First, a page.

The raging consensus about Limerick’s prospects this summer must be how we felt about Kilkenny at the beginning of the 2009 season, when they were on the cusp of four-in-a-row too. As it turned out, that wasn’t straightforward. In 2008, their average winning margin had been a staggering, unsustainable, 15 points; a year later, that had been boiled down to five points, and with 10 minutes to go in the All-Ireland final Kilkenny were swaying on the tightrope. We didn’t necessarily see any of that coming.
But that is a weak attempt to put doubt in the jury’s mind. If you’re searching for reasonable doubt, where do you look? Clare pushed Limerick to their wit’s end twice last summer, once when it mattered, and were so exhausted from the effort that they had nothing left for Croke Park in July. Galway and Kilkenny managed to hang tough, and give themselves a puncher’s chance, but all of that evidence is 10 months old, at least.
Clare’s attack is significantly better for the return of Aidan McCarthy, after a year lost to injury, and the recovery of Shane O’Donnell and Shane Meehan in time for the championship is heartening news too, but they finished last season with an ageing defence, and a team that still revolves around generational talents that have spent a decade or more on the road.
How many times can they afford to go full tilt at the All-Ireland champions this year? Limerick’s capacity to absorb punishment and reduce opponents with their power and aggression gives them a distinct physical edge in a schedule where everybody is trying to squirrel away some energy for another day.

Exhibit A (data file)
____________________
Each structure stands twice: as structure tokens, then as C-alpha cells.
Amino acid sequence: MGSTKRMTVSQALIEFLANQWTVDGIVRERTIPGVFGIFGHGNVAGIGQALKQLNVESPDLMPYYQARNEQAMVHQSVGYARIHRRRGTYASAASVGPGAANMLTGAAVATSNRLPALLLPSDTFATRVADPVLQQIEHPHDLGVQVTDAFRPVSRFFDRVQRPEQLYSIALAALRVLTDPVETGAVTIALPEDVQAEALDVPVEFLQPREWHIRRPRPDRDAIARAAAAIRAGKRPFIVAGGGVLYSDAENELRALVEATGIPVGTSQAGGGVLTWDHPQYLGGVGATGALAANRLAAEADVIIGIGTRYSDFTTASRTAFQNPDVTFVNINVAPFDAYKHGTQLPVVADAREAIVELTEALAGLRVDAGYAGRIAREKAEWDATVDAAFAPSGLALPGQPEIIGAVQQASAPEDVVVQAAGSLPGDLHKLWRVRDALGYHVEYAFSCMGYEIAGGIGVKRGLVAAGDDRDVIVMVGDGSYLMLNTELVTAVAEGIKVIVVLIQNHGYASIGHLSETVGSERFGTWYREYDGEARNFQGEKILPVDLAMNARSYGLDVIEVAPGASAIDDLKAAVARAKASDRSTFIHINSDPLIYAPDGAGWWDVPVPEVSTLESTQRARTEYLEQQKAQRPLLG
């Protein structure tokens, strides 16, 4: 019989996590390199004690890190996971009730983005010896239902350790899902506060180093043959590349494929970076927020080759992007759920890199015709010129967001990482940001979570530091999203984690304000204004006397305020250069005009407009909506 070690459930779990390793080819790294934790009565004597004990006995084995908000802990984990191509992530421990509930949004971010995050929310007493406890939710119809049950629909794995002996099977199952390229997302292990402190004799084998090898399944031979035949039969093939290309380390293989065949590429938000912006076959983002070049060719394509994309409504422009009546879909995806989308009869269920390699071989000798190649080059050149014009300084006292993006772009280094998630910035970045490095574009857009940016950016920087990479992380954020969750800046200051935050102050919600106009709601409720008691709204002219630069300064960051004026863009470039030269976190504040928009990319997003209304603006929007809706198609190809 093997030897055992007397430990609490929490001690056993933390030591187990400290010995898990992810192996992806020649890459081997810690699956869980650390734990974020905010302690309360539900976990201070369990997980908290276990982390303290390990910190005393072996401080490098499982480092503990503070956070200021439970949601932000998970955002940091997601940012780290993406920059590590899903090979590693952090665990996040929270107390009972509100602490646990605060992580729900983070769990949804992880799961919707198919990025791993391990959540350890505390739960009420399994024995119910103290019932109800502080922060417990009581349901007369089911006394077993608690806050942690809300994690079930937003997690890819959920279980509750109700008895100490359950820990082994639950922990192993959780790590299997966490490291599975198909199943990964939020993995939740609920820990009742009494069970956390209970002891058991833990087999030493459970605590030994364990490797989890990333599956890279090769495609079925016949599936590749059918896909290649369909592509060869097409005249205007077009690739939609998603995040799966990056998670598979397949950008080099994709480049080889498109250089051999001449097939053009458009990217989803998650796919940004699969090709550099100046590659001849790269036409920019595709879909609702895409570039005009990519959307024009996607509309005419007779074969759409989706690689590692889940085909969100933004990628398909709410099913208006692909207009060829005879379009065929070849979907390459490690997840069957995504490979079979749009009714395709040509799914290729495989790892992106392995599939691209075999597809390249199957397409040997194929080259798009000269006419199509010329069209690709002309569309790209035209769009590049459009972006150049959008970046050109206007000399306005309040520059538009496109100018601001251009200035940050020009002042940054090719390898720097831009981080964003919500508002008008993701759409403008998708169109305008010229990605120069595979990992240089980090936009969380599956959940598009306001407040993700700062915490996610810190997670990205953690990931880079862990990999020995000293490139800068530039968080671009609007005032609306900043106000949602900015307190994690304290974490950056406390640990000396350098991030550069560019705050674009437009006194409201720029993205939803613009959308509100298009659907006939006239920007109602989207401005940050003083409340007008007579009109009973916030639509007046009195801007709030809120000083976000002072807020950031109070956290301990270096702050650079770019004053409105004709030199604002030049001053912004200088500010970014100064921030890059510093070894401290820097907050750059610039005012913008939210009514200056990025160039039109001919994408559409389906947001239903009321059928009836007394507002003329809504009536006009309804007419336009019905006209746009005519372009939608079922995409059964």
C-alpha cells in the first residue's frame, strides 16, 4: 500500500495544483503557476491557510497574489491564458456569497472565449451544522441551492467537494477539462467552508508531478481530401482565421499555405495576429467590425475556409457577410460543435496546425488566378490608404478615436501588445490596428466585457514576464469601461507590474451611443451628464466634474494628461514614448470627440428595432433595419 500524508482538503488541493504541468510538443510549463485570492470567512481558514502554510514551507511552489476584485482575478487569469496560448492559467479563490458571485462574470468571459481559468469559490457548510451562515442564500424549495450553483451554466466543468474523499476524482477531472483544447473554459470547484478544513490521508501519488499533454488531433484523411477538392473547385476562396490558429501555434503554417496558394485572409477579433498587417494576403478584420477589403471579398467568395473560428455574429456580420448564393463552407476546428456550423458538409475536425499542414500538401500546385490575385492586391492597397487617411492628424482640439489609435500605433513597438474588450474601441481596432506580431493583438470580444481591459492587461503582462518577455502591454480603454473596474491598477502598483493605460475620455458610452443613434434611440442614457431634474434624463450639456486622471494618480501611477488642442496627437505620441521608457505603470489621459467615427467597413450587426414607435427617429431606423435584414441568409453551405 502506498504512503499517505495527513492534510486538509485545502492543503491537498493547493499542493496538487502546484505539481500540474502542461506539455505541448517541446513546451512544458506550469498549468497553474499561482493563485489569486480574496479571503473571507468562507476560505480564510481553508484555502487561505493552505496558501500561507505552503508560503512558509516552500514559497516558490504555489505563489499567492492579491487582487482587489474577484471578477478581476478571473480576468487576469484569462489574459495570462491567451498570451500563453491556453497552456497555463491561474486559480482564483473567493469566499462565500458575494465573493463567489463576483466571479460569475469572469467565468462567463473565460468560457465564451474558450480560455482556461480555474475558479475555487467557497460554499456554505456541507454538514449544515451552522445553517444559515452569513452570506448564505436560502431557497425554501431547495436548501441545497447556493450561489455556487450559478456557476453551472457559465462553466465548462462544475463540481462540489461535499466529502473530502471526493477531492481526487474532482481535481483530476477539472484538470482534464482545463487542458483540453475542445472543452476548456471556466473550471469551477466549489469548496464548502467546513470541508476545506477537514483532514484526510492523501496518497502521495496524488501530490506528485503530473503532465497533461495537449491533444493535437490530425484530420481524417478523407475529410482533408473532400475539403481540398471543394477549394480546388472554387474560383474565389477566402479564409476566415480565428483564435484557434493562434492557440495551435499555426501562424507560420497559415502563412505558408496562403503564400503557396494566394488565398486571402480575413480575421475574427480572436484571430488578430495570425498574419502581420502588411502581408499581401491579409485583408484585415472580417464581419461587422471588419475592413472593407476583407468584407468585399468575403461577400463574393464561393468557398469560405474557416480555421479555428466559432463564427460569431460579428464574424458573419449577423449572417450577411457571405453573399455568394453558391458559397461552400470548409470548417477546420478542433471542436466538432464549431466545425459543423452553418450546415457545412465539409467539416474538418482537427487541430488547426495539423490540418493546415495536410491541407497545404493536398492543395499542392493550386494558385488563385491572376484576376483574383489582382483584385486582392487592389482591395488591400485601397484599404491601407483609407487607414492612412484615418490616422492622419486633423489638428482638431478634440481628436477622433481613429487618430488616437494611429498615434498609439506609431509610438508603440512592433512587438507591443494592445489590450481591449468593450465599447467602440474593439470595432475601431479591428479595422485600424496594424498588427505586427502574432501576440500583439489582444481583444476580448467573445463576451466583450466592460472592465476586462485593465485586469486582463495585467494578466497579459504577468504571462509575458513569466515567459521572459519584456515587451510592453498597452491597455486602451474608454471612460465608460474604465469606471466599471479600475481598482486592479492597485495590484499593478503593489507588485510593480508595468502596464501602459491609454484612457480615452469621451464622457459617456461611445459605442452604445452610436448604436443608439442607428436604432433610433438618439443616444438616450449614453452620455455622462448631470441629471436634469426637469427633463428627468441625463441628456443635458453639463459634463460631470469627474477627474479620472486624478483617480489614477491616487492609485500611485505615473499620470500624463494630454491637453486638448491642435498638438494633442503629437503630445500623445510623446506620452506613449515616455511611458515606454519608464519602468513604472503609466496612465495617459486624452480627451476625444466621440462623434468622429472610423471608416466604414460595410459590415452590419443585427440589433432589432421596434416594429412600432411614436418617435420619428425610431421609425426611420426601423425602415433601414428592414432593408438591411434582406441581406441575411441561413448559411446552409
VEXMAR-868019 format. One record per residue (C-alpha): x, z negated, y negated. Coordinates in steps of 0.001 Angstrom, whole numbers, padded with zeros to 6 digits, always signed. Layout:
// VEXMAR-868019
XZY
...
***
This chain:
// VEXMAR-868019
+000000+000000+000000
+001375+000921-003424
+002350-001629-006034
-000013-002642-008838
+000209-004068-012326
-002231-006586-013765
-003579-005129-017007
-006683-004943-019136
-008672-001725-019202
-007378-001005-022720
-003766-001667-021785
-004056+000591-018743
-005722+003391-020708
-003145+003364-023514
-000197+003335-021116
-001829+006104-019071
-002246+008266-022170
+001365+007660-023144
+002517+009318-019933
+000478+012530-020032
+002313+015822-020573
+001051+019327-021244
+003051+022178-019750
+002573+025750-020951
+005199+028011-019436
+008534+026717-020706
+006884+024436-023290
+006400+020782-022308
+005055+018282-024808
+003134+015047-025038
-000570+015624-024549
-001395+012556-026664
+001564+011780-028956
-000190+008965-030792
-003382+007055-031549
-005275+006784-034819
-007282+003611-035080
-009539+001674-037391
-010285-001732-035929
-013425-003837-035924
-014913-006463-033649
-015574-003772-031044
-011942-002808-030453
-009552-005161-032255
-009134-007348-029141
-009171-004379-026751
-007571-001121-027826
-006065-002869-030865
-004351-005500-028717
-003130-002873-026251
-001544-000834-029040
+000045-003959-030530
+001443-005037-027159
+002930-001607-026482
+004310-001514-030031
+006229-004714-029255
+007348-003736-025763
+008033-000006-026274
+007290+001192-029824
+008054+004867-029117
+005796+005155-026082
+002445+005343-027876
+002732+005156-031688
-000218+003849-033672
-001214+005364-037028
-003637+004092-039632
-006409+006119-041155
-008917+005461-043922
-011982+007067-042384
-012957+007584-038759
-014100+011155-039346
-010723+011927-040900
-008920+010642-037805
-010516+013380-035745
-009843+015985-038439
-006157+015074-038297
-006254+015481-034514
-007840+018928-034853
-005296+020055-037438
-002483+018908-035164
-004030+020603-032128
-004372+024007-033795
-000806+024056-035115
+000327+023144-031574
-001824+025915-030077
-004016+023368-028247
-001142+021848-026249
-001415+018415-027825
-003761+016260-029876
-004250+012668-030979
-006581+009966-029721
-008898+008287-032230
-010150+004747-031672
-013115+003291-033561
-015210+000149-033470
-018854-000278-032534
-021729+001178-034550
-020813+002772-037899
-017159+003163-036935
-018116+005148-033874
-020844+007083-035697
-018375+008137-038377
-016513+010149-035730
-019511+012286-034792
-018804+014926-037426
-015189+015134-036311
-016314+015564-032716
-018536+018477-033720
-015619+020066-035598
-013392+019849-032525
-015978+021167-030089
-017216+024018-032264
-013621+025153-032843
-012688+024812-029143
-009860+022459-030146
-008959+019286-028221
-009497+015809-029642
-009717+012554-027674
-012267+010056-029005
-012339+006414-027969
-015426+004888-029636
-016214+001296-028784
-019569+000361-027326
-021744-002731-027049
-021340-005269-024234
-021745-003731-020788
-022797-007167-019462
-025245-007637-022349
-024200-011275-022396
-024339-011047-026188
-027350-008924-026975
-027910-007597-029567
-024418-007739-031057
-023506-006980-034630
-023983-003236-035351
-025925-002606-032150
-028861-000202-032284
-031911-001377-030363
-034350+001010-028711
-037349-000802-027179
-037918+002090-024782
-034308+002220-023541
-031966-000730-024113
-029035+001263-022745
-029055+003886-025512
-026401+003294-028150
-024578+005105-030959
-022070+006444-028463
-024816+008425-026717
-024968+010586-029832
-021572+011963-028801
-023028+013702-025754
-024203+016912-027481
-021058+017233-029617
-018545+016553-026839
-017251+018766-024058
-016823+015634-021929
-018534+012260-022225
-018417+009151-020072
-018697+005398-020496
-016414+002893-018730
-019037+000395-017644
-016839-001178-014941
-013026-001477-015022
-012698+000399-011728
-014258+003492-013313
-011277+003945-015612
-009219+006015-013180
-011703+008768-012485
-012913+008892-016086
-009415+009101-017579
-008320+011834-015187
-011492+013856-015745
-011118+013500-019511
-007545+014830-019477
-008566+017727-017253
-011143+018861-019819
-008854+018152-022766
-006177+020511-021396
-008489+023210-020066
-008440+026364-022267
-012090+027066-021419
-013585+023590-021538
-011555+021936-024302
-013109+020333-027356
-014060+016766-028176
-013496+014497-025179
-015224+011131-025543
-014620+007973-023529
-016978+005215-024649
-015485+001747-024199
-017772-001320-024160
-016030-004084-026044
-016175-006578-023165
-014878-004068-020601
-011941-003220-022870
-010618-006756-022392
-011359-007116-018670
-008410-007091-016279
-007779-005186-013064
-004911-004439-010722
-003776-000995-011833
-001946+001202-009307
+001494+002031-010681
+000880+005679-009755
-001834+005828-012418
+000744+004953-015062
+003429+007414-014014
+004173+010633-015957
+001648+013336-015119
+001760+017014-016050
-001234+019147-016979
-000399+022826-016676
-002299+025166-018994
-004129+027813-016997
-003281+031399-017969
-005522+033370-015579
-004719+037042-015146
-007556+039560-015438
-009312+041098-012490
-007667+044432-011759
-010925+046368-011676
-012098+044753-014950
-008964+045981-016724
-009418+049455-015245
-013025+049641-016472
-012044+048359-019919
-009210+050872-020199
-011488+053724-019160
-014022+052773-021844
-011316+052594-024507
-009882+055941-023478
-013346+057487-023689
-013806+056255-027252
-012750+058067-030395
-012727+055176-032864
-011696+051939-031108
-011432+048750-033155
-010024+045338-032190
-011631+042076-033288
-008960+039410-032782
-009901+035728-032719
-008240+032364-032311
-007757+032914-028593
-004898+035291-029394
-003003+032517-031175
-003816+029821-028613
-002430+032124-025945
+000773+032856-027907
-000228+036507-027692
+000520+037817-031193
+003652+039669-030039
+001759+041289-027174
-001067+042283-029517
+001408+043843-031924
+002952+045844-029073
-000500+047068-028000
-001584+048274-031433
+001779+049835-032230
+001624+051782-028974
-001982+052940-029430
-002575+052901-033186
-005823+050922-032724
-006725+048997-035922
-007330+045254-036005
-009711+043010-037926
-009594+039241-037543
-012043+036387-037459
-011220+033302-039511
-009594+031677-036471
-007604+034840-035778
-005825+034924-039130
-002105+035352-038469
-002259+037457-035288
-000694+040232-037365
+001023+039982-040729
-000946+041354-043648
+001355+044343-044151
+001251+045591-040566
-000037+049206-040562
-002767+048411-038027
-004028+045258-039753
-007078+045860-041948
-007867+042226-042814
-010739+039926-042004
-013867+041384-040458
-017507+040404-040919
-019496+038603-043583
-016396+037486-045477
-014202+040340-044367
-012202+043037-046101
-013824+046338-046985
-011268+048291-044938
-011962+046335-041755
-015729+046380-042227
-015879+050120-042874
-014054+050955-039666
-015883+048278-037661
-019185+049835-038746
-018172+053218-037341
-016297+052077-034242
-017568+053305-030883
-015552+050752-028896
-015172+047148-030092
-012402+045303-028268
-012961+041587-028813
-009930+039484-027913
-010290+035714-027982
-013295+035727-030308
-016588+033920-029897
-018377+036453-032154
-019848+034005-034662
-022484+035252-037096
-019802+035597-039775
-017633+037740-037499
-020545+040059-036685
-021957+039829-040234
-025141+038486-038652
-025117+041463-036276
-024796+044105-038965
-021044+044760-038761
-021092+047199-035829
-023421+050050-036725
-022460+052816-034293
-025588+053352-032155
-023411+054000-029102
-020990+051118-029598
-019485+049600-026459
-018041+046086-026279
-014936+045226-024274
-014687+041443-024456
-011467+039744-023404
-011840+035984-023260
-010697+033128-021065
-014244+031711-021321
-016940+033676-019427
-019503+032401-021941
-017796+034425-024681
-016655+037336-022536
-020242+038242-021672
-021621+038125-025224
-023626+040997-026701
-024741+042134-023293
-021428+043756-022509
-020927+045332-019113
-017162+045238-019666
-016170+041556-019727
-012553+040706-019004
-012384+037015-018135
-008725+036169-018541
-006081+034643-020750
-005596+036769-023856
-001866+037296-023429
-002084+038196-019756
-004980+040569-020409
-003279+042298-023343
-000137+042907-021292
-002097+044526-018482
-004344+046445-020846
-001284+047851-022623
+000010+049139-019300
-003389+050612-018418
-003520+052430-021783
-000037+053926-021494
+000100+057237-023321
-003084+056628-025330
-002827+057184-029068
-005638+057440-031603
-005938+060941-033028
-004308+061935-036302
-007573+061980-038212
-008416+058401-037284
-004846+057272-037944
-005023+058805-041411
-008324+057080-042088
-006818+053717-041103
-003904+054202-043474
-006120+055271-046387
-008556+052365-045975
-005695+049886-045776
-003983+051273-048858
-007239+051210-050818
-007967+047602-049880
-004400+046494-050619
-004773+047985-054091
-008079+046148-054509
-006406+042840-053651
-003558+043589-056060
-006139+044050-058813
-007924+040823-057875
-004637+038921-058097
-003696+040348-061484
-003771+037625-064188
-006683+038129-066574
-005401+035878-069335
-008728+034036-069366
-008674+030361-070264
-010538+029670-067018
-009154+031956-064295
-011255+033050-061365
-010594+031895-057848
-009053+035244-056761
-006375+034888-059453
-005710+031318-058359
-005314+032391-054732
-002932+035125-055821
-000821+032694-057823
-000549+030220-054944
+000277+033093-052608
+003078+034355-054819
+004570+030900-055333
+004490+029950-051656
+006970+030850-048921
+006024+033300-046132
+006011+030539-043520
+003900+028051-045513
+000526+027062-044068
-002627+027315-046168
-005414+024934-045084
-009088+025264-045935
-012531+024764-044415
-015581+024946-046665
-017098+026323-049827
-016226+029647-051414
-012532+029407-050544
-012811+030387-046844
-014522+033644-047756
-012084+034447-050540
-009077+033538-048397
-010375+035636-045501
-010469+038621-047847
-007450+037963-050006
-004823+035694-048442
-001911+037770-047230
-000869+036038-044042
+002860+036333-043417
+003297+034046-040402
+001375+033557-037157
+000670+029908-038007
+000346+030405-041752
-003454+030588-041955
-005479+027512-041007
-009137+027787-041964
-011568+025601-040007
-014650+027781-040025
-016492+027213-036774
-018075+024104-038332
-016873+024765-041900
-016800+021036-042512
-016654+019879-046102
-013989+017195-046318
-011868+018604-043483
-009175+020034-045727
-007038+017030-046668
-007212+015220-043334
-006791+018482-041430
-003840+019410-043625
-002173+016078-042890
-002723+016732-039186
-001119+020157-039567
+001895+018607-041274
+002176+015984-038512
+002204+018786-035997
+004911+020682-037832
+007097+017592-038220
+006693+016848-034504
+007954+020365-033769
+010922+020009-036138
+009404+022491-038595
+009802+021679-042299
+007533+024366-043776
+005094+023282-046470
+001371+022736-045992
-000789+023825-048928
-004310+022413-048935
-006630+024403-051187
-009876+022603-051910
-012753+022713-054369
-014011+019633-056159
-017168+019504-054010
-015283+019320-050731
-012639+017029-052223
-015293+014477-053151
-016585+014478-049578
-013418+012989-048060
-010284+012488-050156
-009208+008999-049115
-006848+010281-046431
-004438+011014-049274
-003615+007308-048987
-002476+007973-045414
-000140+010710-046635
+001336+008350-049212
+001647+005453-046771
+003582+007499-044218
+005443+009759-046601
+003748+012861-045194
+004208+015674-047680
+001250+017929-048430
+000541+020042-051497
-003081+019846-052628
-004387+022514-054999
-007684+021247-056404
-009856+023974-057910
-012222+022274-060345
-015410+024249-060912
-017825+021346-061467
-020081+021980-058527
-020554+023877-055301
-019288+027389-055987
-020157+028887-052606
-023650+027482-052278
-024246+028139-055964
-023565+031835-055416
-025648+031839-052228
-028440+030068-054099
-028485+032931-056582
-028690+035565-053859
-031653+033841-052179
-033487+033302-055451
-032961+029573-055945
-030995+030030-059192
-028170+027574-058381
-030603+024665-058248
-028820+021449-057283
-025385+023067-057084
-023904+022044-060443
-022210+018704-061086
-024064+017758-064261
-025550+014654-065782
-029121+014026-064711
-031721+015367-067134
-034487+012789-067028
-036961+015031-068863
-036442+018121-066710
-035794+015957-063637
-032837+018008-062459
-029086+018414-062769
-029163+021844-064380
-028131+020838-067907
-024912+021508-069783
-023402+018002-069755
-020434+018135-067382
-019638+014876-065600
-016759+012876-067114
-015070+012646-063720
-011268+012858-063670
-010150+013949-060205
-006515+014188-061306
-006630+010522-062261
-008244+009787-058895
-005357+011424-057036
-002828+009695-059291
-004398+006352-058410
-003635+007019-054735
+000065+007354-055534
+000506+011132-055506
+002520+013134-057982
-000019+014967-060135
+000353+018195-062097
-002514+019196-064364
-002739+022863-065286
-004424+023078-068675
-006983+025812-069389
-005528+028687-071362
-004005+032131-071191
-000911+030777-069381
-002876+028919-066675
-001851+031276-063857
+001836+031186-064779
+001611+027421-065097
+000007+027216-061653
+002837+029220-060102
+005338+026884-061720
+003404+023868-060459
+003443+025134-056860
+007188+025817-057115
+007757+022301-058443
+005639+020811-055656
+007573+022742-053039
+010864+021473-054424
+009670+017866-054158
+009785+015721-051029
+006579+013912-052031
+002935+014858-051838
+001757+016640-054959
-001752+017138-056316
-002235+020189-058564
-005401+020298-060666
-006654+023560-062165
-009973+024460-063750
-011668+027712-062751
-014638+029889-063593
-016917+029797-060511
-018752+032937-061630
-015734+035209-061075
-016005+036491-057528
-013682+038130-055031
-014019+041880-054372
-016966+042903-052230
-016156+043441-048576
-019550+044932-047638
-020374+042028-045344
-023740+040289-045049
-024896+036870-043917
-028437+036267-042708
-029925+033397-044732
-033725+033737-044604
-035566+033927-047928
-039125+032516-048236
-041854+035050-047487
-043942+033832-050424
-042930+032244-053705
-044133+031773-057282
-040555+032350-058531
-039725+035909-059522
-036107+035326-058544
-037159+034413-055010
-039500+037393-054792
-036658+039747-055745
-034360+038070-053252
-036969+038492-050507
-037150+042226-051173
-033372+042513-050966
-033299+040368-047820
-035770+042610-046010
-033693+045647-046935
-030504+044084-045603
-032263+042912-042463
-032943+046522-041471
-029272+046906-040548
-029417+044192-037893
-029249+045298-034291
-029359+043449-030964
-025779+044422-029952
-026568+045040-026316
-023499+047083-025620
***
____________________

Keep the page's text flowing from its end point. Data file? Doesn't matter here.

Take this weekend. At a preview night in Cork on Wednesday the former Waterford player Maurice Shanahan wondered aloud how Davy Fitzgerald will approach their game against Limerick. Struggling with injuries, and with Cork in mind seven days later – a game they will believe they can win – would it be in their best interests to charge at Limerick with bayonets flashing, and come away deflated? Is it possible to even regulate the temperature of a championship performance to that degree?
Do you improve your chances of taking Limerick down in a knockout match later on by increasing your exposure to them now, or not? Waterford went all-out against them twice in 2020, and Cork did the same a year later. In both cases, Limerick won more comfortably the second time.
I wouldn’t be interested in playing them at their own game— Eamon O'Shea
It will be interesting to see how teams manage the round-robin phase of the championship, now that most of them have had three spins on the carousel. One of the early truisms of the fledging system is that winning your first game is absolutely vital, when in fact losing your first game is not necessarily fatal. Clare, Dublin and Cork, twice, have all qualified after a round one defeat.